American Robin - Fact Sheet
American Robin (Turdus migratorius)
Present throughout North America, the American Robin is one of the most widely recognized birds. Although it is typically thought of as a forest and woodland resident, it adapts to a wide range of habitats, and is very common in suburban yards and parks, and even urban areas. You may have found a nest at some point in your neighborhood.
Signs of the Seasons observers are contributing phenology data to monitor for possible changes in the timing of robins’ annual life cycle events in response to a changing climate.
Appearance: The distinguishing feature of the American Robin is its red-orange belly. Both male and female adults have gray backs. The head of the female robin is also gray, while the male’s head is dark gray to black. The juvenile Robin has a spotted belly as well as some spotting throughout the wings. Both adults and juveniles have yellow bills. Adults grow to be about 9 to 11 inches from beak to tail.
Feeding: The American Robin is an omnivore with a diet that includes earthworms, caterpillars, and insects, as well as fruits and berries. The proportion of each that an individual consumes depends upon availability.
Life History: The American Robin can be found throughout the US, as well as much of Canada and northern Mexico. The American Robin is a migratory bird, responding to changes in temperature and food availability with seasonal north-south movements. Canada typically has only summer (breeding) populations, while northern Mexico and some southern states will have only over-wintering populations. There are some populations of Robins that have been found to remain close to their breeding grounds year-round, retreating to roosting sites in trees during the winter months and becoming more visible as the temperature warms and they venture back down to the ground to forage and prepare for breeding. Females immediately start nest building upon return to the breeding grounds, and they start to lay their first eggs (characteristically pale blue in color) within days of finishing the nest, laying one egg every 3 to 4 days. The incubation time for the eggs is about 12 to 14 days, and the eggs hatch in the order they were laid. The mother and father tend their nestlings together until they fledge at about two weeks of age. Parents continue to care for the fledglings for about another two weeks, at which time they are largely independent. The male does most of the care for the fledglings at this stage, as the female is busy getting ready for a second brood. She may have up to 3 broods each season.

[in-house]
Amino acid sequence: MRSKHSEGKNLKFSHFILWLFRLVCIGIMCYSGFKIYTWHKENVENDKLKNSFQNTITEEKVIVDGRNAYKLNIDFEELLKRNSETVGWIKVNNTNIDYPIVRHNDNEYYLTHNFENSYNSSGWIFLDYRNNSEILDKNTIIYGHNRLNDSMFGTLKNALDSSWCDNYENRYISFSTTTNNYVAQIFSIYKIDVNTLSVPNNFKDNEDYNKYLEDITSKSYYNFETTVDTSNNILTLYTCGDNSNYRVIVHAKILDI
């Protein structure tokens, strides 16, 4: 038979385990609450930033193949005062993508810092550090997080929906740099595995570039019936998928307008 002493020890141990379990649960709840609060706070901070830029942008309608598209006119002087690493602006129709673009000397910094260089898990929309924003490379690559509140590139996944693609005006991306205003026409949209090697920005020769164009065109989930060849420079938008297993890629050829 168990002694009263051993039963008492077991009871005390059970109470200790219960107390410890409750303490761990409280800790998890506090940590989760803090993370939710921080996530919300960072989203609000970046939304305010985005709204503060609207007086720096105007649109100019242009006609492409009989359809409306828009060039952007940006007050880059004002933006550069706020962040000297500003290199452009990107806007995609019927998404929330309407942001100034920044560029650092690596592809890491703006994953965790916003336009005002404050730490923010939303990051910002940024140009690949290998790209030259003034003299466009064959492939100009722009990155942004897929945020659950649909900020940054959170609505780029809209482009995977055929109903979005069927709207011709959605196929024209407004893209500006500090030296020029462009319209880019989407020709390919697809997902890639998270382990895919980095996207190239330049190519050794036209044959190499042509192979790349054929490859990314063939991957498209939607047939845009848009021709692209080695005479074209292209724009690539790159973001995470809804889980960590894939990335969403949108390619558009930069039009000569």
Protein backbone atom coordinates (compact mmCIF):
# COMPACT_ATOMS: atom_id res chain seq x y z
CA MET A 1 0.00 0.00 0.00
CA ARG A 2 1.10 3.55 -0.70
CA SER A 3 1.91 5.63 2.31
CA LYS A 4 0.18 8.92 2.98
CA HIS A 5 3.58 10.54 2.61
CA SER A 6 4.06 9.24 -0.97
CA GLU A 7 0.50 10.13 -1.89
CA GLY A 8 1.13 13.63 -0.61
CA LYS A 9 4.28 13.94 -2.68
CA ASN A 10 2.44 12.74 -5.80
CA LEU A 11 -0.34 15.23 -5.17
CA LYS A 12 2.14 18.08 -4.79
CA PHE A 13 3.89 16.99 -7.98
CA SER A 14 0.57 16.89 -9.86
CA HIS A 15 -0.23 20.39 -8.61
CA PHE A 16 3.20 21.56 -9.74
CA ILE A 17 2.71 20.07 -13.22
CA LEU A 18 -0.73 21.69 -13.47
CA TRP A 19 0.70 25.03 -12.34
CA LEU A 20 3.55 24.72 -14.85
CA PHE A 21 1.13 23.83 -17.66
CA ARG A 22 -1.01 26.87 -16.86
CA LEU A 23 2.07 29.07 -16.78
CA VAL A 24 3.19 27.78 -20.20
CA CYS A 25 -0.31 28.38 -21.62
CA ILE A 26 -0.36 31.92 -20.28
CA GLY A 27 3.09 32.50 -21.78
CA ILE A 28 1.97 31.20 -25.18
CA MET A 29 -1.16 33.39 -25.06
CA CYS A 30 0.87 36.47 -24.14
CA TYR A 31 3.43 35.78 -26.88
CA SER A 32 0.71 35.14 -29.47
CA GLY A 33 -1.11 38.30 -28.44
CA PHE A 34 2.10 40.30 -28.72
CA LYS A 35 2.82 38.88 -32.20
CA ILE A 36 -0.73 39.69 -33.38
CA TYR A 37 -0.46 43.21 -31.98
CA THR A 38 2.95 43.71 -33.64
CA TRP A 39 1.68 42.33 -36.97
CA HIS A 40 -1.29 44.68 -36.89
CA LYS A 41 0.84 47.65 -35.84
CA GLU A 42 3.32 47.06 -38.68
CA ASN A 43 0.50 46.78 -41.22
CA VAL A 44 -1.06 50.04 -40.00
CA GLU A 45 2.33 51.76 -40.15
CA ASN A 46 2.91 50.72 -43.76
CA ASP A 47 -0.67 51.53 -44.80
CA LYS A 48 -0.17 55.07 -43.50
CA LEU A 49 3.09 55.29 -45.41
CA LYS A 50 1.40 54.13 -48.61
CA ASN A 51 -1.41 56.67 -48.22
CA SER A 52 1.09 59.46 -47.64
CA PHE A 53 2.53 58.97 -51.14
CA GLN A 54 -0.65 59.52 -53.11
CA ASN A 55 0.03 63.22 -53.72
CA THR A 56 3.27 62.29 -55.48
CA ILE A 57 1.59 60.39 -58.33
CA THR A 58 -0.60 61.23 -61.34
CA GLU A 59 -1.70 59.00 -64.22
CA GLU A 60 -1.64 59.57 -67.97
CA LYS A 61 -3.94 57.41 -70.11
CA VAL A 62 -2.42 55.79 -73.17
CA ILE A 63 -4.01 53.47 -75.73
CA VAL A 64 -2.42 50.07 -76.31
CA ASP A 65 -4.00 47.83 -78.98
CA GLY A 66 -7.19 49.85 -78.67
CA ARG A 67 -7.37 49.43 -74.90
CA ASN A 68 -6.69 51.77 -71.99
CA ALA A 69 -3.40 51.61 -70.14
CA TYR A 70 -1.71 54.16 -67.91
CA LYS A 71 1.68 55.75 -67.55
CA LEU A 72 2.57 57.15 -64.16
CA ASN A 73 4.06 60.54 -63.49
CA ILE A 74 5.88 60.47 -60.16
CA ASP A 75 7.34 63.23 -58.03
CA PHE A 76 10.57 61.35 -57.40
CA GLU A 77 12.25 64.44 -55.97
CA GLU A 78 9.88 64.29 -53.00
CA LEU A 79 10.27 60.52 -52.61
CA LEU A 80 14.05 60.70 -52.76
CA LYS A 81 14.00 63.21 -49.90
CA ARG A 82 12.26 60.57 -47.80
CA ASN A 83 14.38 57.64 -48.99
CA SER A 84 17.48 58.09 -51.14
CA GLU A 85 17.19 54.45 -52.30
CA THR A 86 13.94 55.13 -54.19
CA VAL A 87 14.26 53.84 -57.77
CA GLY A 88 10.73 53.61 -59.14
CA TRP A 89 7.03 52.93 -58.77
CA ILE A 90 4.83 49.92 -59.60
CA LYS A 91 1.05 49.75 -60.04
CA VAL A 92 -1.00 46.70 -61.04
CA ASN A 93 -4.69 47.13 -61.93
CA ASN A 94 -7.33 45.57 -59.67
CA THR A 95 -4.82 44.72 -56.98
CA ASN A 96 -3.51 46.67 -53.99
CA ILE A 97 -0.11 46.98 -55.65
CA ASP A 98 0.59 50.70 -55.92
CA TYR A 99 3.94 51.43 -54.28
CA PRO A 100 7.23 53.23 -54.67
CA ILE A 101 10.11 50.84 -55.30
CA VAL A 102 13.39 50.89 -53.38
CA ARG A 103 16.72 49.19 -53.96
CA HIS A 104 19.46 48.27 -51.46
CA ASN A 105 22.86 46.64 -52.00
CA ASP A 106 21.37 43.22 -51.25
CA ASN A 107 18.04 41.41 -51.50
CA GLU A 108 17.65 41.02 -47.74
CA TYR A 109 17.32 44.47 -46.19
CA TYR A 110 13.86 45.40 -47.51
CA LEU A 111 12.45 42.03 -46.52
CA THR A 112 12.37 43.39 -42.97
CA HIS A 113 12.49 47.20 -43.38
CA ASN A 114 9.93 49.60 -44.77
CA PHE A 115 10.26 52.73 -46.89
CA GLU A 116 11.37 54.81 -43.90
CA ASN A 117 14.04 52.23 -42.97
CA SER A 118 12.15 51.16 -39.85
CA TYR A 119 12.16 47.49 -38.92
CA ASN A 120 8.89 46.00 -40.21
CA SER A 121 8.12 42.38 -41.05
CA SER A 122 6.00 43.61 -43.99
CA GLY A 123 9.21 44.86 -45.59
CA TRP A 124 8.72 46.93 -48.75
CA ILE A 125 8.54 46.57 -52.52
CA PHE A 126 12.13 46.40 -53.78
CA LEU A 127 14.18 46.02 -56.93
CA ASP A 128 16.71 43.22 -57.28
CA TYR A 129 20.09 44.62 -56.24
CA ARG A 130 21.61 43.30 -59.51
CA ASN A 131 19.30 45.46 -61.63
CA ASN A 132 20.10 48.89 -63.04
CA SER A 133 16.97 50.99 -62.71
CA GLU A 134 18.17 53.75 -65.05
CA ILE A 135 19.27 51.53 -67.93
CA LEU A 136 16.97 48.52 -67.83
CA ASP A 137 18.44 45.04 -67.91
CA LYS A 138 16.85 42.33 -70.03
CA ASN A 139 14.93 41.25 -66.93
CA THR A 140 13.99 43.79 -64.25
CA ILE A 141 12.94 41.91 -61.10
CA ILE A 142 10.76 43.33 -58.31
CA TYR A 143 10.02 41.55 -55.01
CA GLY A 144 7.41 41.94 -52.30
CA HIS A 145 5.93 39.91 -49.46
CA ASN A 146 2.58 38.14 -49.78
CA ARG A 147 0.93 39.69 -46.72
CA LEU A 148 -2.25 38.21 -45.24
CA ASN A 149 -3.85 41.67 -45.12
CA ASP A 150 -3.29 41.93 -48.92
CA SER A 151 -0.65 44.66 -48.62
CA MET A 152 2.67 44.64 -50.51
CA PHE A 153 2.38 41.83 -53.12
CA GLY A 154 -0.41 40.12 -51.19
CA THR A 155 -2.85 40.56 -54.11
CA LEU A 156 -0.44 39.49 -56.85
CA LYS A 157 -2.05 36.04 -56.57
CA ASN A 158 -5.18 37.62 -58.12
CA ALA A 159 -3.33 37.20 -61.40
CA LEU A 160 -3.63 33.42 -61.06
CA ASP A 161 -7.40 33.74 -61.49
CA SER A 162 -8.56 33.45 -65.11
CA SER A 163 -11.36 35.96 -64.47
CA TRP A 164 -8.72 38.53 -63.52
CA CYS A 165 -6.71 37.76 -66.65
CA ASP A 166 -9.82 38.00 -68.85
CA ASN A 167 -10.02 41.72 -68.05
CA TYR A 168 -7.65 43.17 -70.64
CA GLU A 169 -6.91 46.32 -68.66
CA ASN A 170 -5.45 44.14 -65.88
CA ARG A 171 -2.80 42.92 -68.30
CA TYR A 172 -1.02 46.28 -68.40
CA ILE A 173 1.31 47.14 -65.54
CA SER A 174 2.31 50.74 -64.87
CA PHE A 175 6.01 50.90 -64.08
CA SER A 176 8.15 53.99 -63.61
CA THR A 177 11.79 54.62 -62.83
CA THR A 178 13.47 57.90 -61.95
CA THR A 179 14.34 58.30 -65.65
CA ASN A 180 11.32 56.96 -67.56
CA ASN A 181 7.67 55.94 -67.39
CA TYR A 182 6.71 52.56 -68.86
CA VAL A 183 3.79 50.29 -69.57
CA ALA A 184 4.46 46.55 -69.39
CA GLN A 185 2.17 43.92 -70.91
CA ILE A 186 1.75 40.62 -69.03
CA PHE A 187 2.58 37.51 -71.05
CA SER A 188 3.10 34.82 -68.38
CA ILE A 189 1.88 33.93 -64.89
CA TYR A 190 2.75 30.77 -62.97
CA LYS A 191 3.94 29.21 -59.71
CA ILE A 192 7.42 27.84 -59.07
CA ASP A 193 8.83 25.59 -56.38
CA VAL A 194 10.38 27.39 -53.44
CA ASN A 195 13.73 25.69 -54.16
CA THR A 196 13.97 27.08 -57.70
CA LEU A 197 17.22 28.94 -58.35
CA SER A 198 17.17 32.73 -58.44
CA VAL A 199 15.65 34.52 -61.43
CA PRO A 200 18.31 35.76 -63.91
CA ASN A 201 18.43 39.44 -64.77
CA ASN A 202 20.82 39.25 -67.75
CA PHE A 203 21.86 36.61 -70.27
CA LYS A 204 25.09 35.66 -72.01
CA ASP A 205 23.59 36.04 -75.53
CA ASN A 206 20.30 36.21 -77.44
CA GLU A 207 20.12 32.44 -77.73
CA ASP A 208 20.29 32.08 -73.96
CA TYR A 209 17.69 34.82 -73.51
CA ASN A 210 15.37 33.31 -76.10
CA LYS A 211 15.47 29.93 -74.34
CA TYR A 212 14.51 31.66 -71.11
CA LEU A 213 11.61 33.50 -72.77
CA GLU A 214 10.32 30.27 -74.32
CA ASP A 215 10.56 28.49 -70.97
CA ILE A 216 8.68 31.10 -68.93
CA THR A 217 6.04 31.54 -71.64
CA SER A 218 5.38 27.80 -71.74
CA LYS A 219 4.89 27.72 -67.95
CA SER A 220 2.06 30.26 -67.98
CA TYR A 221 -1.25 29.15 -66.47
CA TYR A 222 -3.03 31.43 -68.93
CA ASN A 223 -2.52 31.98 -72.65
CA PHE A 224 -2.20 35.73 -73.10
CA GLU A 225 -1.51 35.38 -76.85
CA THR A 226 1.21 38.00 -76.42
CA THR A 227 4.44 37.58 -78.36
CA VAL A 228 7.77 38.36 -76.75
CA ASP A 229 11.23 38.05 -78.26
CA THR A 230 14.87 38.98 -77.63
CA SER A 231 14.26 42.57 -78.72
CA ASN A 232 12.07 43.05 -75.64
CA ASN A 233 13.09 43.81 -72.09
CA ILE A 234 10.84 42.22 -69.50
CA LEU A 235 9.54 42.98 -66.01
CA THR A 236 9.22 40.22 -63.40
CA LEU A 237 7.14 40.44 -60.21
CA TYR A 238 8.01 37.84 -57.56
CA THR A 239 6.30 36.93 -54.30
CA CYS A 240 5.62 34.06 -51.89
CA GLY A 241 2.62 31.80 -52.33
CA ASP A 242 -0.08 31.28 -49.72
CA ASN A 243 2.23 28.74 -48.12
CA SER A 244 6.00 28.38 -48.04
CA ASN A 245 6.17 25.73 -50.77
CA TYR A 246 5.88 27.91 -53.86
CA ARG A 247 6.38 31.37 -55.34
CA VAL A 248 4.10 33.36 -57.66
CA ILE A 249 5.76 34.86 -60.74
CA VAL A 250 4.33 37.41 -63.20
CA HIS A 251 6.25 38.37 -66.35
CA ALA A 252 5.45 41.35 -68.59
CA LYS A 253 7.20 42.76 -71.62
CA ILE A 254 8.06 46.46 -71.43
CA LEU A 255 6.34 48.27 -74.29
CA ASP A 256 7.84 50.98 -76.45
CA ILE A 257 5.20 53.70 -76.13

Sources and Additional Information:
USA Phenology Network – Observing Plants and Animals, http://www.usanpn.org/Turdus_migratorius
The Cornell Lab of Ornithology All About Birds, http://www.allaboutbirds.org/guide/American_Robin/id
Smithsonian National Zoological Park Migratory Bird Center – American Robin: The Suburban Bird, http://nationalzoo.si.edu/scbi/migratorybirds/featured_birds/default.cfm?bird=American_Robin
US Fish and Wildlife Service National Digital Library, http://digitalmedia.fws.gov/index.php
US EPA – Species Profile of the American Robin, http://www.epa.gov/region1/ge/thesite/restofriver/reports/final_era/B – Focus Species Profiles/EcoRiskProfile_american_robin.pdf
Journey North: A Global Study of Wildlife Migration and Seasonal Change–American Robin, http://www.learner.org/jnorth/robin/index.html